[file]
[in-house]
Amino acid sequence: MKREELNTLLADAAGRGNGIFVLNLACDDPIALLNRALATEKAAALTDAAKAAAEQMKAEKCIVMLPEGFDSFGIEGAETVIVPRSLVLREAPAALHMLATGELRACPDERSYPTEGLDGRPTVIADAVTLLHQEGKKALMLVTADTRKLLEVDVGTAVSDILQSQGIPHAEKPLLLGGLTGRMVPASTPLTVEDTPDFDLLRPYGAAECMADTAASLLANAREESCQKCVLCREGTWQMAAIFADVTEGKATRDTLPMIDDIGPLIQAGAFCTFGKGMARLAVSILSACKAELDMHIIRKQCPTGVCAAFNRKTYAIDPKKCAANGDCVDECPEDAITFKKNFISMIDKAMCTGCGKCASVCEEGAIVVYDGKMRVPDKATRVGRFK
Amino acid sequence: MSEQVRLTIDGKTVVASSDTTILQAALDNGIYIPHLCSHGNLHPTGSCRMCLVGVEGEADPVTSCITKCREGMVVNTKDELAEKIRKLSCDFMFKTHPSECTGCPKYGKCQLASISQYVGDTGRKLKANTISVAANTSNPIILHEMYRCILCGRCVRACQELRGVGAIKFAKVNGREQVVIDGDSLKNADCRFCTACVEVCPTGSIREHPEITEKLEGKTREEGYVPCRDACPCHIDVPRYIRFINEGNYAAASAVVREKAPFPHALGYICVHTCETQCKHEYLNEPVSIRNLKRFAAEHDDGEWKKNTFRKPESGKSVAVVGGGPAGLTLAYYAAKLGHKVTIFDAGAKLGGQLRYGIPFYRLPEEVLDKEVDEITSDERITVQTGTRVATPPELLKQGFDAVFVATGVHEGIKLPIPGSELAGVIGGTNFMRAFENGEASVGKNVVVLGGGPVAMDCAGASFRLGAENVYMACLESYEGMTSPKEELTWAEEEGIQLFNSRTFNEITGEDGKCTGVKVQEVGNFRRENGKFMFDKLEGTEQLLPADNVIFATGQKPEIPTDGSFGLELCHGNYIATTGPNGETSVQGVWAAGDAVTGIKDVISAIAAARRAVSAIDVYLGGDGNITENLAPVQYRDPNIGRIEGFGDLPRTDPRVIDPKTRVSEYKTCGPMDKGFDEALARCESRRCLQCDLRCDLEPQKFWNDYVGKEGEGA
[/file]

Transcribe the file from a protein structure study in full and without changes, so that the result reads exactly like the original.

[in-house]
Amino acid sequence: MKREELNTLLADAAGRGNGIFVLNLACDDPIALLNRALATEKAAALTDAAKAAAEQMKAEKCIVMLPEGFDSFGIEGAETVIVPRSLVLREAPAALHMLATGELRACPDERSYPTEGLDGRPTVIADAVTLLHQEGKKALMLVTADTRKLLEVDVGTAVSDILQSQGIPHAEKPLLLGGLTGRMVPASTPLTVEDTPDFDLLRPYGAAECMADTAASLLANAREESCQKCVLCREGTWQMAAIFADVTEGKATRDTLPMIDDIGPLIQAGAFCTFGKGMARLAVSILSACKAELDMHIIRKQCPTGVCAAFNRKTYAIDPKKCAANGDCVDECPEDAITFKKNFISMIDKAMCTGCGKCASVCEEGAIVVYDGKMRVPDKATRVGRFK
Amino acid sequence: MSEQVRLTIDGKTVVASSDTTILQAALDNGIYIPHLCSHGNLHPTGSCRMCLVGVEGEADPVTSCITKCREGMVVNTKDELAEKIRKLSCDFMFKTHPSECTGCPKYGKCQLASISQYVGDTGRKLKANTISVAANTSNPIILHEMYRCILCGRCVRACQELRGVGAIKFAKVNGREQVVIDGDSLKNADCRFCTACVEVCPTGSIREHPEITEKLEGKTREEGYVPCRDACPCHIDVPRYIRFINEGNYAAASAVVREKAPFPHALGYICVHTCETQCKHEYLNEPVSIRNLKRFAAEHDDGEWKKNTFRKPESGKSVAVVGGGPAGLTLAYYAAKLGHKVTIFDAGAKLGGQLRYGIPFYRLPEEVLDKEVDEITSDERITVQTGTRVATPPELLKQGFDAVFVATGVHEGIKLPIPGSELAGVIGGTNFMRAFENGEASVGKNVVVLGGGPVAMDCAGASFRLGAENVYMACLESYEGMTSPKEELTWAEEEGIQLFNSRTFNEITGEDGKCTGVKVQEVGNFRRENGKFMFDKLEGTEQLLPADNVIFATGQKPEIPTDGSFGLELCHGNYIATTGPNGETSVQGVWAAGDAVTGIKDVISAIAAARRAVSAIDVYLGGDGNITENLAPVQYRDPNIGRIEGFGDLPRTDPRVIDPKTRVSEYKTCGPMDKGFDEALARCESRRCLQCDLRCDLEPQKFWNDYVGKEGEGA